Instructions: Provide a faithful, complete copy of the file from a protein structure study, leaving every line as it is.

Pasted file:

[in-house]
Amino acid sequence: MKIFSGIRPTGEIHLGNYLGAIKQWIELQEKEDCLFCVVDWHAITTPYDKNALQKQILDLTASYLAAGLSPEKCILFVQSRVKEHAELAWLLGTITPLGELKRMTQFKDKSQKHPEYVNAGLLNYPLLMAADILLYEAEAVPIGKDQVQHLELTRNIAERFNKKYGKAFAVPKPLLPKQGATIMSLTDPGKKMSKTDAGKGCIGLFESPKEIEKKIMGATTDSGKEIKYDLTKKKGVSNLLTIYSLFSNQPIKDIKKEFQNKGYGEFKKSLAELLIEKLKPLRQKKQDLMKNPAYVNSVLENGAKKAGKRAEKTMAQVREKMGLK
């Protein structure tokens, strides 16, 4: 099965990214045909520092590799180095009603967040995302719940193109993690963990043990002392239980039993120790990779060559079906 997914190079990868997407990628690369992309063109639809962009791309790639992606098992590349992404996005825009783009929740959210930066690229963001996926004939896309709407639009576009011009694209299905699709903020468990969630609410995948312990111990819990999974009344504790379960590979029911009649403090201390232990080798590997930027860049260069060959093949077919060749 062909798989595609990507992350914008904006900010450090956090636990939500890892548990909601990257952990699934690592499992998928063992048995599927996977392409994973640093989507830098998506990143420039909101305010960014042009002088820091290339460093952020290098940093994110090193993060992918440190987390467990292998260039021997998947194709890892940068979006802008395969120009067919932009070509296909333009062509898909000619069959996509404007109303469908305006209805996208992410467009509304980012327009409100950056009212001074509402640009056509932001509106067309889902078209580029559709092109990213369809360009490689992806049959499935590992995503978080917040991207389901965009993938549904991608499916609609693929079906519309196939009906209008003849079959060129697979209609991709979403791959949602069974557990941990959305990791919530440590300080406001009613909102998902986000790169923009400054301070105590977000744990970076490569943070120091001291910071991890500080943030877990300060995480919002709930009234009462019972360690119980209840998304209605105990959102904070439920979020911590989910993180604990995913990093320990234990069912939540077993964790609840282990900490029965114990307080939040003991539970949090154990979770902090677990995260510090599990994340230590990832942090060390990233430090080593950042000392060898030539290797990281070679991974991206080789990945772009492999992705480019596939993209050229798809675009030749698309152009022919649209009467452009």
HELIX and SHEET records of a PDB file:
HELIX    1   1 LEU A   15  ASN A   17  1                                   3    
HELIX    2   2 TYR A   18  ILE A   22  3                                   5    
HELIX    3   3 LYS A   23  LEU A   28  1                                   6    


[in-house]
Amino acid sequence: MKIFSGIRPTGEIHLGNYLGAIKQWIELQEKEDCLFCVVDWHAITTPYDKNALQKQILDLTASYLAAGLSPEKCILFVQSRVKEHAELAWLLGTITPLGELKRMTQFKDKSQKHPEYVNAGLLNYPLLMAADILLYEAEAVPIGKDQVQHLELTRNIAERFNKKYGKAFAVPKPLLPKQGATIMSLTDPGKKMSKTDAGKGCIGLFESPKEIEKKIMGATTDSGKEIKYDLTKKKGVSNLLTIYSLFSNQPIKDIKKEFQNKGYGEFKKSLAELLIEKLKPLRQKKQDLMKNPAYVNSVLENGAKKAGKRAEKTMAQVREKMGLK
């Protein structure tokens, strides 16, 4: 099965990214045909520092590799180095009603967040995302719940193109993690963990043990002392239980039993120790990779060559079906 997914190079990868997407990628690369992309063109639809962009791309790639992606098992590349992404996005825009783009929740959210930066690229963001996926004939896309709407639009576009011009694209299905699709903020468990969630609410995948312990111990819990999974009344504790379960590979029911009649403090201390232990080798590997930027860049260069060959093949077919060749 062909798989595609990507992350914008904006900010450090956090636990939500890892548990909601990257952990699934690592499992998928063992048995599927996977392409994973640093989507830098998506990143420039909101305010960014042009002088820091290339460093952020290098940093994110090193993060992918440190987390467990292998260039021997998947194709890892940068979006802008395969120009067919932009070509296909333009062509898909000619069959996509404007109303469908305006209805996208992410467009509304980012327009409100950056009212001074509402640009056509932001509106067309889902078209580029559709092109990213369809360009490689992806049959499935590992995503978080917040991207389901965009993938549904991608499916609609693929079906519309196939009906209008003849079959060129697979209609991709979403791959949602069974557990941990959305990791919530440590300080406001009613909102998902986000790169923009400054301070105590977000744990970076490569943070120091001291910071991890500080943030877990300060995480919002709930009234009462019972360690119980209840998304209605105990959102904070439920979020911590989910993180604990995913990093320990234990069912939540077993964790609840282990900490029965114990307080939040003991539970949090154990979770902090677990995260510090599990994340230590990832942090060390990233430090080593950042000392060898030539290797990281070679991974991206080789990945772009492999992705480019596939993209050229798809675009030749698309152009022919649209009467452009």
HELIX and SHEET records of a PDB file:
HELIX    1   1 LEU A   15  ASN A   17  1                                   3    
HELIX    2   2 TYR A   18  ILE A   22  3                                   5    
HELIX    3   3 LYS A   23  LEU A   28  1                                   6    